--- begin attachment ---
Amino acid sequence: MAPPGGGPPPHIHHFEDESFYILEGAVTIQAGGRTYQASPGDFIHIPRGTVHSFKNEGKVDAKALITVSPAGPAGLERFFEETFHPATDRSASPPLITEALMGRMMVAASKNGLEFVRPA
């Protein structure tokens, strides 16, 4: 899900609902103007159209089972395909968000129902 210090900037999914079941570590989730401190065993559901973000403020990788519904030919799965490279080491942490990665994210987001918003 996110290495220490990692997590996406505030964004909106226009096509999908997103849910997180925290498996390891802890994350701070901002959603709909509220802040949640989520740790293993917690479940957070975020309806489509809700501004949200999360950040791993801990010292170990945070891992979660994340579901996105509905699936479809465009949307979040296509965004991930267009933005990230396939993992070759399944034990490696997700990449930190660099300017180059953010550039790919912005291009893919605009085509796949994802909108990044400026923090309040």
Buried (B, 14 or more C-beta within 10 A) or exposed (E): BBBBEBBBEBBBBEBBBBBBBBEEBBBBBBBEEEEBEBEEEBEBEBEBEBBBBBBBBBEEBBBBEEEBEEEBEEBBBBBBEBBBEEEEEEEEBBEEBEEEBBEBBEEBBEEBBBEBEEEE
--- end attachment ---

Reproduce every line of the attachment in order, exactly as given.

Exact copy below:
Amino acid sequence: MAPPGGGPPPHIHHFEDESFYILEGAVTIQAGGRTYQASPGDFIHIPRGTVHSFKNEGKVDAKALITVSPAGPAGLERFFEETFHPATDRSASPPLITEALMGRMMVAASKNGLEFVRPA
């Protein structure tokens, strides 16, 4: 899900609902103007159209089972395909968000129902 210090900037999914079941570590989730401190065993559901973000403020990788519904030919799965490279080491942490990665994210987001918003 996110290495220490990692997590996406505030964004909106226009096509999908997103849910997180925290498996390891802890994350701070901002959603709909509220802040949640989520740790293993917690479940957070975020309806489509809700501004949200999360950040791993801990010292170990945070891992979660994340579901996105509905699936479809465009949307979040296509965004991930267009933005990230396939993992070759399944034990490696997700990449930190660099300017180059953010550039790919912005291009893919605009085509796949994802909108990044400026923090309040």
Buried (B, 14 or more C-beta within 10 A) or exposed (E): BBBBEBBBEBBBBEBBBBBBBBEEBBBBBBBEEEEBEBEEEBEBEBEBEBBBBBBBBBEEBBBBEEEBEEEBEEBBBBBBEBBBEEEEEEEEBBEEBEEEBBEBBEEBBEEBBBEBEEEE